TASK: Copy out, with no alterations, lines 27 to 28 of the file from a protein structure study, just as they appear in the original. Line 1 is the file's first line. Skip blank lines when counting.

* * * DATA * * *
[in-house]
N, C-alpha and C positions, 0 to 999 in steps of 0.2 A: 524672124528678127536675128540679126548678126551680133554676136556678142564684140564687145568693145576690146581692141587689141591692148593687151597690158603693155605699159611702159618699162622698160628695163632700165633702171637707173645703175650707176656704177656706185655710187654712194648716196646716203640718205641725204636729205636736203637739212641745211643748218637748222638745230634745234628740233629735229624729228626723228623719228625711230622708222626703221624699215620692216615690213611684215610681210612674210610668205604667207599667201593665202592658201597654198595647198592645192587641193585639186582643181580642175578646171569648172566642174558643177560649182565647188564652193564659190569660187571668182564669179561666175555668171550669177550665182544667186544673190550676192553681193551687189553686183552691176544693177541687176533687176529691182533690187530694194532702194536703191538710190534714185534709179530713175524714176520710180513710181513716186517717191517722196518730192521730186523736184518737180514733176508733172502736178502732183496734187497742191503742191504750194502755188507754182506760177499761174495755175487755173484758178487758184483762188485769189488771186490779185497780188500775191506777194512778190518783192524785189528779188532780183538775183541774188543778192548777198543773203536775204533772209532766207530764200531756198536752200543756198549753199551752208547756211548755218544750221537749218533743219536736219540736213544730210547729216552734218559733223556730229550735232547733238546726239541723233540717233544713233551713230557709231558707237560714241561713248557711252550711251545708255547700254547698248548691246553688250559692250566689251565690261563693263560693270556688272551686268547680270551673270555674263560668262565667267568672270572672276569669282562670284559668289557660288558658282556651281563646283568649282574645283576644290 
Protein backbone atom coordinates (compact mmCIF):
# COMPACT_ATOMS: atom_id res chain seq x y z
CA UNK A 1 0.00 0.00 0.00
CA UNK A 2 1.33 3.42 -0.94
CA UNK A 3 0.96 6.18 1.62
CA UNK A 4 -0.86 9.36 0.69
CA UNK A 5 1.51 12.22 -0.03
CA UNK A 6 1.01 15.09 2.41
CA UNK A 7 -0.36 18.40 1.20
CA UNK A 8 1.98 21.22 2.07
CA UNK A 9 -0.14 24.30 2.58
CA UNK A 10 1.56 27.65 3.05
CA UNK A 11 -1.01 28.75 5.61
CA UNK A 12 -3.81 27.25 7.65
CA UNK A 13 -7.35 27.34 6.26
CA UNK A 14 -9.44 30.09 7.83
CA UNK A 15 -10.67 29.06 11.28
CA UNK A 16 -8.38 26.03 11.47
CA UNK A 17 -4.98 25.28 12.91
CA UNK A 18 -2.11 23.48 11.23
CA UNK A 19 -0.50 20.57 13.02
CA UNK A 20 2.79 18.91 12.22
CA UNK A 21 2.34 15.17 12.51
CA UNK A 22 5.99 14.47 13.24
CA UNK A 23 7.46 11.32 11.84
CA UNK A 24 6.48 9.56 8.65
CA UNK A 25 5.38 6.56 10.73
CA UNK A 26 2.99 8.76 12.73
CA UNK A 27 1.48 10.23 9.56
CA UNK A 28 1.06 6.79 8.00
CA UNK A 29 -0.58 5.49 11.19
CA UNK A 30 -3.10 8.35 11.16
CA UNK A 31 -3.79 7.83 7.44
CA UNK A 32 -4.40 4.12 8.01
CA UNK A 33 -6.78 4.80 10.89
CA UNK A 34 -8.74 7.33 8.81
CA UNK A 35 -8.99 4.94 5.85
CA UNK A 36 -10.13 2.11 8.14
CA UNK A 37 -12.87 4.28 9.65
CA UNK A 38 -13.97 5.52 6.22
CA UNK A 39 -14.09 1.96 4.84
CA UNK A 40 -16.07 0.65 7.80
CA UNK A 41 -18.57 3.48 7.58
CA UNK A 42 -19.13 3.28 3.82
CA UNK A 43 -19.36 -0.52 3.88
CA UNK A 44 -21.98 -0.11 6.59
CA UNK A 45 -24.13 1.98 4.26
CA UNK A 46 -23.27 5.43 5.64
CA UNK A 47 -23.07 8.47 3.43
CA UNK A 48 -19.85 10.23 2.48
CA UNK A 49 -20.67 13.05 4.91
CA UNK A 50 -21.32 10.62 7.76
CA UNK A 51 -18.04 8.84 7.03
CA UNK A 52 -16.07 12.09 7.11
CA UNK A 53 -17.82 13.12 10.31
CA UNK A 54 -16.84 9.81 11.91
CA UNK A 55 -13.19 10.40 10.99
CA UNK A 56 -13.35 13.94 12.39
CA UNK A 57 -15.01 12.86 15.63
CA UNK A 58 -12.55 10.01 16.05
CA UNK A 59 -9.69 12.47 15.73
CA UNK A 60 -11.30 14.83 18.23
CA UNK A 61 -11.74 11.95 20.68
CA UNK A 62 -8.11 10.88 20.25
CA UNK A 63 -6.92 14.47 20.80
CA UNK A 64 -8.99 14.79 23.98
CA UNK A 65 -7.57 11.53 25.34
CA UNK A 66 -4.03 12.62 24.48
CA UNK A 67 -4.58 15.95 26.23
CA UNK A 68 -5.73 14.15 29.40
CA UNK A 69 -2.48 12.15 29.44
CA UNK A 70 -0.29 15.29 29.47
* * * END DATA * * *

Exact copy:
CA UNK A 23 7.46 11.32 11.84
CA UNK A 24 6.48 9.56 8.65